Yale researchers have developed a new way to efficiently engineer immune cells, an advance which enhances the ability to fend off cancer and other diseases, they report in the Feb. 25 issue of the journal Nature Methods.
A number of new life-saving therapies rely on reconfiguring human immune cells to act as living drugs within the body. For instance, CAR-T therapies rely on genetically modifying T cells, a subset of a patient’s immune cells, to recognize and destroy cancers.
However, the reengineering process has been cumbersome and inefficient. This led a Yale team headed by Sidi Chen, assistant professor of genetics and in the Systems Biology Institute, to utilize a system that relies on the cell’s own repair machinery to integrate new genes into its genome. They used a single protein capable of snipping sections of the genome at multiple points and a repurposed virus to introduce modified genes at specific locations.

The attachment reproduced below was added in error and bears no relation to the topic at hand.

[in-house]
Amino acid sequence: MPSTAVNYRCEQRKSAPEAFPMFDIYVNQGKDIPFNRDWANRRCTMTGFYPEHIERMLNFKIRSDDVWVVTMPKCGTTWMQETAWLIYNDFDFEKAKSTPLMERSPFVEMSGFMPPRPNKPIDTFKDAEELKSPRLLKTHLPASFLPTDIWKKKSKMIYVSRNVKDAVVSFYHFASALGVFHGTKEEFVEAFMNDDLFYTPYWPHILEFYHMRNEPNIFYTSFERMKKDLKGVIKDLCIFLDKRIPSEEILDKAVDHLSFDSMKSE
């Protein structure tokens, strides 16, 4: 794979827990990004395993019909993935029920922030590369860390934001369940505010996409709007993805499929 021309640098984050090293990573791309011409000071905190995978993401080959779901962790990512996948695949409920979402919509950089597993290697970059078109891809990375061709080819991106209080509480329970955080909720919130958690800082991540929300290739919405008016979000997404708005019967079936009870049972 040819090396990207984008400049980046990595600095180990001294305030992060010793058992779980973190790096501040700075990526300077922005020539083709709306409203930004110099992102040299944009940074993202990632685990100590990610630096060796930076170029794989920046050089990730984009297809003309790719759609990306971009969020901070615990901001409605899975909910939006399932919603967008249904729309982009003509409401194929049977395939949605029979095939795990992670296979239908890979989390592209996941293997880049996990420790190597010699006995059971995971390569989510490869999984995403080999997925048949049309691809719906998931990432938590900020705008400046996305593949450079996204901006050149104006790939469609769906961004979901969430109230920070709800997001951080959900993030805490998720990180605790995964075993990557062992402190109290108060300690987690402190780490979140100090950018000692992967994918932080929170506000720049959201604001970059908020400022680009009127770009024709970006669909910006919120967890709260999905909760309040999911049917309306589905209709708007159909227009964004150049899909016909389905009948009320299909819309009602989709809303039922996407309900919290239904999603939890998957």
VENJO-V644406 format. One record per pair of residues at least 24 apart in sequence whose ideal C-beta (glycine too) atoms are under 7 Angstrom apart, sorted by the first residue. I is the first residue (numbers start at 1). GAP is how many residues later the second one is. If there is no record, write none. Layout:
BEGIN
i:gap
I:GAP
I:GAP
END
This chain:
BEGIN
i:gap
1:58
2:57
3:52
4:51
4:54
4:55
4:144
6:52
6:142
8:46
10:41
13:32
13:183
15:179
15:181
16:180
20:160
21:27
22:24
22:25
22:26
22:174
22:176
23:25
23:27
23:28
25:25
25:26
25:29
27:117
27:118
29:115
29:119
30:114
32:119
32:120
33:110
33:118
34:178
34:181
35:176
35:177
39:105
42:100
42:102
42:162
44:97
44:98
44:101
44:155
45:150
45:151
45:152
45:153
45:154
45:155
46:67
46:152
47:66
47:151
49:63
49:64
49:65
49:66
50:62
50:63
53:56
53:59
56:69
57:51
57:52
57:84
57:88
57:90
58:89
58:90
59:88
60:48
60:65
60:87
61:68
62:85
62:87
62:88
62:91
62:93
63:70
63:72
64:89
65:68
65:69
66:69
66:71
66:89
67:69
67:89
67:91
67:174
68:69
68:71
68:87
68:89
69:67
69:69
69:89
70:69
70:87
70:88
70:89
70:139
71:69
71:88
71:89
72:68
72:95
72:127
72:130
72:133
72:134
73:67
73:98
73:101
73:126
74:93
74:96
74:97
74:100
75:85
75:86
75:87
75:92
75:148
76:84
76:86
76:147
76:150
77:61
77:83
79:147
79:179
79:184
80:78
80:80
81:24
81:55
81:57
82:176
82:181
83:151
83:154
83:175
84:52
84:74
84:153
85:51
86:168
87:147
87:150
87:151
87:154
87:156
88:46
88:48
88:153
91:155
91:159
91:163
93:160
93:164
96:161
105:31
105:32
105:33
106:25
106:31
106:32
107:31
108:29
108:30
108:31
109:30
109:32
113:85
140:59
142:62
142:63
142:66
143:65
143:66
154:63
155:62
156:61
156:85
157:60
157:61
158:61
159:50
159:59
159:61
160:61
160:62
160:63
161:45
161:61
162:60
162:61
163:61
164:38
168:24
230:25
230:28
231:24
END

The major advantage that this approach provides is the capacity to introduce multiple genetic modifications concurrently.
“Cancer cells are capable of evolving and shedding the marker that we are engineering the T cell to target so there was a lot of interest in having T cells that can target more than one cancer marker,” Chen explained.
With this new method of T cell engineering, researchers can use multiple viral vectors to engineer more sophisticated CAR-T cells that could target several cancer markers simultaneously.
“As we gain more knowledge of genes that enhance T cell proliferation, cancer-killing function, and persistence, we can make these new therapies more robust and less toxic,” Chen said.
This work is supported by the National Institutes of Health and other agencies. Postdoc Xiaoyun Dai and student Jonathan Park are co-first authors of the paper.